and arousal-inducing properties of a cue or food cue are
processed in distinct areas of the brain, likely in the or-
bitofrontal cortex [28,30].
Another novel outcome is the finding that changes in
mood and arousal were statistical similar in all groups,
except Group LFLS (vegetables) showed no significant
change in mood or arousal. The increase in mood and
arousal observed in Groups HFHS (desserts) and HFLS
(fried foods) were fully predicted by neuroimaging stud-
ies showing greater activation of brain reward regions for
high vs. low calorie foods [10,12,14-15]. However, simi-
lar increases in mood and arousal were observed in
Group LFHS (fruits), which was a low calorie group of
foods that taste sweet. In this study, then, the pattern of
results suggests that categories of foods as being low vs.
high calorie may be too broad in that behavioral evidence
for increases in intakes [23] and enhancement of mood
and arousal (shown here) is observed for low calorie
foods that taste sweet—likely because sweet tastes stimu-
late brain reward regions [29,31], enhance food intake
[32], and increase reported liking/pleasantness of foods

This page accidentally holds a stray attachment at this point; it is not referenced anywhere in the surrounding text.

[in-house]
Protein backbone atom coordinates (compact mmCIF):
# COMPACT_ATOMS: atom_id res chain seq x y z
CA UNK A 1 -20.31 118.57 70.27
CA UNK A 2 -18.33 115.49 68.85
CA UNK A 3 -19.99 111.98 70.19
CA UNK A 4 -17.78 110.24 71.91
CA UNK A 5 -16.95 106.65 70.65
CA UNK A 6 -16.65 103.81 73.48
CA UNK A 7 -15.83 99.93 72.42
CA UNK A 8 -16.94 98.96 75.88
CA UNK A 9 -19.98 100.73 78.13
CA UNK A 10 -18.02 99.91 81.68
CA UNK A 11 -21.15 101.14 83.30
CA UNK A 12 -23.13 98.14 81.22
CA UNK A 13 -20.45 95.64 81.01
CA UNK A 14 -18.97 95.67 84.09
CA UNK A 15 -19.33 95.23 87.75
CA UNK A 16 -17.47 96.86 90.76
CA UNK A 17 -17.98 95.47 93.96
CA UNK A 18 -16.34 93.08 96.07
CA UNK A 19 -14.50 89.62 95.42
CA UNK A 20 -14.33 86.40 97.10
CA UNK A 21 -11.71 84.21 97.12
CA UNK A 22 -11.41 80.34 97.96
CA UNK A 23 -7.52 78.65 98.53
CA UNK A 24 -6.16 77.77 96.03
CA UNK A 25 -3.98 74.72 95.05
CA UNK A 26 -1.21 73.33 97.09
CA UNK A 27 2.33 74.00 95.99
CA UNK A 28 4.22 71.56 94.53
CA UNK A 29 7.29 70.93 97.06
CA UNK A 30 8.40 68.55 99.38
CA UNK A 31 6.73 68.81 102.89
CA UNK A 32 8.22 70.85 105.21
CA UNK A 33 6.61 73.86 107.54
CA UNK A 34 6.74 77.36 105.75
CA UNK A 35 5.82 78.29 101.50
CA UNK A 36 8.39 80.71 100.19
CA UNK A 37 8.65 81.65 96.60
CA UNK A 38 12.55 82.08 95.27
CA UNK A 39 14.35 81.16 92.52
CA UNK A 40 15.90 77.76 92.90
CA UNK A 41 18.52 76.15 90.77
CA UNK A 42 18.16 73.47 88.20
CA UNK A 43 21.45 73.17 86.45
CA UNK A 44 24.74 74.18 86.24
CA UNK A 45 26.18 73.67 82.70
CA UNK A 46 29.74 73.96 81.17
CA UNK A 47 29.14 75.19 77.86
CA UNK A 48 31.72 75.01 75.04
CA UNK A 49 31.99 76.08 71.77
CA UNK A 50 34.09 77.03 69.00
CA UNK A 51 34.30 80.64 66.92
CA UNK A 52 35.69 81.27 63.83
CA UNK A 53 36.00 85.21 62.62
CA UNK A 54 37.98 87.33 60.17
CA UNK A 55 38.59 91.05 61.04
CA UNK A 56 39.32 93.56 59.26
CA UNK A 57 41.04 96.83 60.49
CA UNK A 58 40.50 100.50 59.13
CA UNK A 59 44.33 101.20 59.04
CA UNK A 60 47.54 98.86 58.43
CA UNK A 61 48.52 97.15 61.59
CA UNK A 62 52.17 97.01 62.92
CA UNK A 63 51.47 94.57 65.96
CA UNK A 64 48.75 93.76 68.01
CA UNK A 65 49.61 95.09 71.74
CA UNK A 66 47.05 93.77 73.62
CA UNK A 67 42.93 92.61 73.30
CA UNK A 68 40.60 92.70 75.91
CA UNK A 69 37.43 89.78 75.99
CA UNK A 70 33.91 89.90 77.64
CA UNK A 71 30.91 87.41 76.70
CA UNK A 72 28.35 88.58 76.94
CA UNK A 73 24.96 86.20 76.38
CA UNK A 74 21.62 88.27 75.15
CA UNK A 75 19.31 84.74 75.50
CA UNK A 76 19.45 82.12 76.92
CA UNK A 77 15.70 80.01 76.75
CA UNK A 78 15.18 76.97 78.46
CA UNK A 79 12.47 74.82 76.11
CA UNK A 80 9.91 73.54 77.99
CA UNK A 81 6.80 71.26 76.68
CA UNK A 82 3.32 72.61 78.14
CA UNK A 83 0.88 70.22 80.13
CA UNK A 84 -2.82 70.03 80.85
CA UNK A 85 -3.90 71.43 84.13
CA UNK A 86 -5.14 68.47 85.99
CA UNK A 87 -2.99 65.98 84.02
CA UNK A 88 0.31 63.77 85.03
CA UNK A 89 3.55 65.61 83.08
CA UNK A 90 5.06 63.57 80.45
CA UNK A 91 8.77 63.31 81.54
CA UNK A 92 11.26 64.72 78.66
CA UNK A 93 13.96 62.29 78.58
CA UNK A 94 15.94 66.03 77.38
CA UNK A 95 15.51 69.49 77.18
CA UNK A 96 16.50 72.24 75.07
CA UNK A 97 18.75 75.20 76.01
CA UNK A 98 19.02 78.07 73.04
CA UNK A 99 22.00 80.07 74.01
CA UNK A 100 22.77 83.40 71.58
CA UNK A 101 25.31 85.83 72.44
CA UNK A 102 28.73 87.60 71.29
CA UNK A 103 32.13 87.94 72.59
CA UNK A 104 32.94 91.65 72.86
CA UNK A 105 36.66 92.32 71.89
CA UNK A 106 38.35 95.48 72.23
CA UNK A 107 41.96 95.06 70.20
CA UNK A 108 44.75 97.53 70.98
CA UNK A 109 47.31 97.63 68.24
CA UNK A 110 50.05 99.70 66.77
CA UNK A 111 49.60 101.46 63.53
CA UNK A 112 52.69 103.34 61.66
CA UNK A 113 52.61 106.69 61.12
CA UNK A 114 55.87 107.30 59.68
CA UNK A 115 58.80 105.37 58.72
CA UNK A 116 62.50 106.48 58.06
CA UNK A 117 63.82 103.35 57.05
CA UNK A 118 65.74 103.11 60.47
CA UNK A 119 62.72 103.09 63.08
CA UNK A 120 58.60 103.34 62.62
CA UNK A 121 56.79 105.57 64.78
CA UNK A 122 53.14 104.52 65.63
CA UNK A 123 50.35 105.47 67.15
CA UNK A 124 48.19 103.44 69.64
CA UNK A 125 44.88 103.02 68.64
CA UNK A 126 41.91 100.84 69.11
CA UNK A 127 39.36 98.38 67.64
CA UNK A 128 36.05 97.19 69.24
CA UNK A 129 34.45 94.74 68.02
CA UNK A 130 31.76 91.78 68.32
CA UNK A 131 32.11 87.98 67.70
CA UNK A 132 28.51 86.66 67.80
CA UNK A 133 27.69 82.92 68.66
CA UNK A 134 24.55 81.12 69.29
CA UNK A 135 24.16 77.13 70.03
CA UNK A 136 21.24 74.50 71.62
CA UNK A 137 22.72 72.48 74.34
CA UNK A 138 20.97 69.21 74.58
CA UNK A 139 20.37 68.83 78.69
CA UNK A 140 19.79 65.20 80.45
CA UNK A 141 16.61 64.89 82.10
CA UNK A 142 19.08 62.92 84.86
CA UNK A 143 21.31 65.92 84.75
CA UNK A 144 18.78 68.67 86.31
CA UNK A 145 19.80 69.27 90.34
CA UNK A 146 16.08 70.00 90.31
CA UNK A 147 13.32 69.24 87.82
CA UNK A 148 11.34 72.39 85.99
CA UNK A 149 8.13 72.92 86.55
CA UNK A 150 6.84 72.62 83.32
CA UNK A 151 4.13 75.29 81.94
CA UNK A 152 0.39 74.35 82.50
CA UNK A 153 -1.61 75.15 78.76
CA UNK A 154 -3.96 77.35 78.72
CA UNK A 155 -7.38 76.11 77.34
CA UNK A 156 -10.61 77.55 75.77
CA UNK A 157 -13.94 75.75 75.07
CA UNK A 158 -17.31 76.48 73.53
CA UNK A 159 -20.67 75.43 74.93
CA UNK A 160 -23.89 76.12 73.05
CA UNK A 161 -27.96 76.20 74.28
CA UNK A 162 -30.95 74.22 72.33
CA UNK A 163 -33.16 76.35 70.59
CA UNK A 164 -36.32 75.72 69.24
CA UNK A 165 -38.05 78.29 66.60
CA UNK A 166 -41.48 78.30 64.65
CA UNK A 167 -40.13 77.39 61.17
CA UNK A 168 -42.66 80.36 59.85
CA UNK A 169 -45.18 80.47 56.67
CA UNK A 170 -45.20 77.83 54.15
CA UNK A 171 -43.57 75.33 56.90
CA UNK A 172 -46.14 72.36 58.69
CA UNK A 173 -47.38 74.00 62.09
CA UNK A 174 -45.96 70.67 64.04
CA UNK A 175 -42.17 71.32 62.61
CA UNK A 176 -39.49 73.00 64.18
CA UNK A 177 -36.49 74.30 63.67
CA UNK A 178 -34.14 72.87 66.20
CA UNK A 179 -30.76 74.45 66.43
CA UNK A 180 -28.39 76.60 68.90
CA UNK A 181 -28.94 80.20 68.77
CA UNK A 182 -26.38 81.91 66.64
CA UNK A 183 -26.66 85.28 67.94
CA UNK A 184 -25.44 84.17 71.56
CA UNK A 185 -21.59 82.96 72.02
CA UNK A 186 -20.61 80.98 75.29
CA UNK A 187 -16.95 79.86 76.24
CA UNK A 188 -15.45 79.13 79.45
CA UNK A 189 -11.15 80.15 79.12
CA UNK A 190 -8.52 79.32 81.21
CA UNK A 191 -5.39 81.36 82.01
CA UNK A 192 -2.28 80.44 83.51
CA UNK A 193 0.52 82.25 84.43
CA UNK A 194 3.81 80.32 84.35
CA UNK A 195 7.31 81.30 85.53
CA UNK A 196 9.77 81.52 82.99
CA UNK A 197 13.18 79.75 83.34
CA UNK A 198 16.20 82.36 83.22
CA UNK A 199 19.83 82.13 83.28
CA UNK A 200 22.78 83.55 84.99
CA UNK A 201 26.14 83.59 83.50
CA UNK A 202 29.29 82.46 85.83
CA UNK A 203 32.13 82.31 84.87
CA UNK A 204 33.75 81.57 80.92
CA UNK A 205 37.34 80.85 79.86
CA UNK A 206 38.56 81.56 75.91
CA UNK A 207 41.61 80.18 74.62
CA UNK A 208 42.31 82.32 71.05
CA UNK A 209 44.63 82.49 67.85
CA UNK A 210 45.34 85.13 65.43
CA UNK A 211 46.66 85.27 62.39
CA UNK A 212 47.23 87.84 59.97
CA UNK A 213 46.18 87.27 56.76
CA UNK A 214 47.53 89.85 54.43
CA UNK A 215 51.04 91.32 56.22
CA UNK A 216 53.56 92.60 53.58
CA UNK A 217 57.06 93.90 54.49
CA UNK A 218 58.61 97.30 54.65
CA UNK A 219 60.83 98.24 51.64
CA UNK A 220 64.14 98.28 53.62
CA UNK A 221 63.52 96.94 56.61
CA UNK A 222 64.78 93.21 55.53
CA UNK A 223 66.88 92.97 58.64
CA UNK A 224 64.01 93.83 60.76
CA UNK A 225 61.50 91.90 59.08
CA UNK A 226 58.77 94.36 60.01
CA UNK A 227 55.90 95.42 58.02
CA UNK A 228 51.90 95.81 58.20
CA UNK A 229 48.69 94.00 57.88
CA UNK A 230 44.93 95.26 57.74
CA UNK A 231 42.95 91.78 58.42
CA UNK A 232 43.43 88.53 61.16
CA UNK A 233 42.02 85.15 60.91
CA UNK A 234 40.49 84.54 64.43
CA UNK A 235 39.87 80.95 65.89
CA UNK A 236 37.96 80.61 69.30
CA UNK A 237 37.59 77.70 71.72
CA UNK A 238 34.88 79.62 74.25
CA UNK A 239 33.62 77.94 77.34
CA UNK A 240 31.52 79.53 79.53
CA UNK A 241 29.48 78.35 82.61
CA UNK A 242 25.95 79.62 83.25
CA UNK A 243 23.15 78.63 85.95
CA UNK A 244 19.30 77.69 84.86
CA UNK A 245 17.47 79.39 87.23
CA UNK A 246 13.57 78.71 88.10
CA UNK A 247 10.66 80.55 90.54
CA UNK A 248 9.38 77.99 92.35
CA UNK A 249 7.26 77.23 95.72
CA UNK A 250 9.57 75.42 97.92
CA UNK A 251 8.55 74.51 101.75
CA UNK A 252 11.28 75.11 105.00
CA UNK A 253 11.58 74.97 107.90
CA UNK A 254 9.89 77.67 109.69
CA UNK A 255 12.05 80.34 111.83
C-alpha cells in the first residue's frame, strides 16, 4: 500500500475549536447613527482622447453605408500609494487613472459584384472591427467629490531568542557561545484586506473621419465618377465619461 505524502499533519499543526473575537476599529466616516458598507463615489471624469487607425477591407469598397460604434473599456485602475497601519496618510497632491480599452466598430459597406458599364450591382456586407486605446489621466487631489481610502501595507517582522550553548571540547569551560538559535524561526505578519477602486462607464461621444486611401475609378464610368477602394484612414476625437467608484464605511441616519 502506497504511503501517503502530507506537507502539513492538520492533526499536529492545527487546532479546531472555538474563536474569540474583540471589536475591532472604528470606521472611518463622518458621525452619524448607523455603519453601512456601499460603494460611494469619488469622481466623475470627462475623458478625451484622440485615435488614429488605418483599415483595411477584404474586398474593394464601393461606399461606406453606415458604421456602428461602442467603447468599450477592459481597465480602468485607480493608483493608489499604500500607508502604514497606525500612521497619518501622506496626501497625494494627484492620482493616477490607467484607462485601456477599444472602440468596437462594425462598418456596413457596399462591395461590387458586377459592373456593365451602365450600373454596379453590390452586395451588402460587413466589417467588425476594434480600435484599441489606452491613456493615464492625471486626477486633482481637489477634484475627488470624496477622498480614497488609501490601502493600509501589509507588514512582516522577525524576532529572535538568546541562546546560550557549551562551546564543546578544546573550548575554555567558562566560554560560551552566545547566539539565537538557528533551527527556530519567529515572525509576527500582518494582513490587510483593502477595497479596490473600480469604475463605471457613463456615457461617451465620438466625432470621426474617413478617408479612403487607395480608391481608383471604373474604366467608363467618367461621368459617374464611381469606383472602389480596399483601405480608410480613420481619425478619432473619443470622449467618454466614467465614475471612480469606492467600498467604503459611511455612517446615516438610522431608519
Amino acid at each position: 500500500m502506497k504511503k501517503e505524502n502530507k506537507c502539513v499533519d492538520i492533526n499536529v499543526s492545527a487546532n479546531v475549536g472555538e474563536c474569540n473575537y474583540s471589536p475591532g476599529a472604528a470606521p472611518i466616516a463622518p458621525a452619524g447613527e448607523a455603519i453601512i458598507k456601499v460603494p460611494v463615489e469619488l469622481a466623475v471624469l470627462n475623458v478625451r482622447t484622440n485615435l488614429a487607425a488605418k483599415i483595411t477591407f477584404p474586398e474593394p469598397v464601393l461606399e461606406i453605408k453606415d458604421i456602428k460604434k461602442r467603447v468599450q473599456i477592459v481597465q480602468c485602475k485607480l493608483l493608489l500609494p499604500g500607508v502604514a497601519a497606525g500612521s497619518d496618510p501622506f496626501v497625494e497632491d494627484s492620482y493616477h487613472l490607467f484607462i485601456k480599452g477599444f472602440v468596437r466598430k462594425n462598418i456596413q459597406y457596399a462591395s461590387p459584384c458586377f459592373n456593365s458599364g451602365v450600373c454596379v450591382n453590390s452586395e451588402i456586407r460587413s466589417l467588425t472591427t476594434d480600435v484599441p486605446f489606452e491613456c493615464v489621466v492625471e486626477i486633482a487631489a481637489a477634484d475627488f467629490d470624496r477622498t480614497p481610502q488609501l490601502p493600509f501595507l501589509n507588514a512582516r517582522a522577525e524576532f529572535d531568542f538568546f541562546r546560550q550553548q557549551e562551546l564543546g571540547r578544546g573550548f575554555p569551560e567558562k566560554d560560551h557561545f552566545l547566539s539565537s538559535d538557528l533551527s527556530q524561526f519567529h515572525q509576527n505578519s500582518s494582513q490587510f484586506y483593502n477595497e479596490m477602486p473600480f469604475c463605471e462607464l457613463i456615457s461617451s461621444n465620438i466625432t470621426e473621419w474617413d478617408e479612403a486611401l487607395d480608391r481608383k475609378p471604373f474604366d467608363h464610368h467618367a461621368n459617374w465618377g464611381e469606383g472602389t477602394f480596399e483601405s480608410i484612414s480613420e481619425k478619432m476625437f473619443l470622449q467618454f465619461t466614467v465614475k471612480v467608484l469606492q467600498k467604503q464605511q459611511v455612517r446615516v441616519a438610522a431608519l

even when the caloric content is negligible [5,25,33].
5. Conclusion
In all, these data extend prior neuroimaging and behav-
ioral data by showing that solely viewing images of high
fat, high sugar foods will enhance mood and arousal,
even for foods that taste sweet but are low calorie, with
changes in arousal being dependent on a participant’s
history with sugar and fat intake. Only when vegetables
(i.e., LFLS) were depicted were changes in mood and
arousal not observed. All participants were hungry at the
time of the study to control for hunger states. While some
studies show that women, but not men, are less respon-
sive to food pictures when sated [12,16], the present study
does show that when hungry, men and women have
similar increases in mood and arousal following pictures
with high sugar or high fat, but not LFLS foods. There-
fore, changes in emotional responsiveness to food images
are nutrient-specific, and an increase in mood, but not
arousal, occurs independent of participant dietary histo-
6. Acknowledgements
This research was partly supported by an internally fun-
ded Faculty Research Grant awarded to the first author.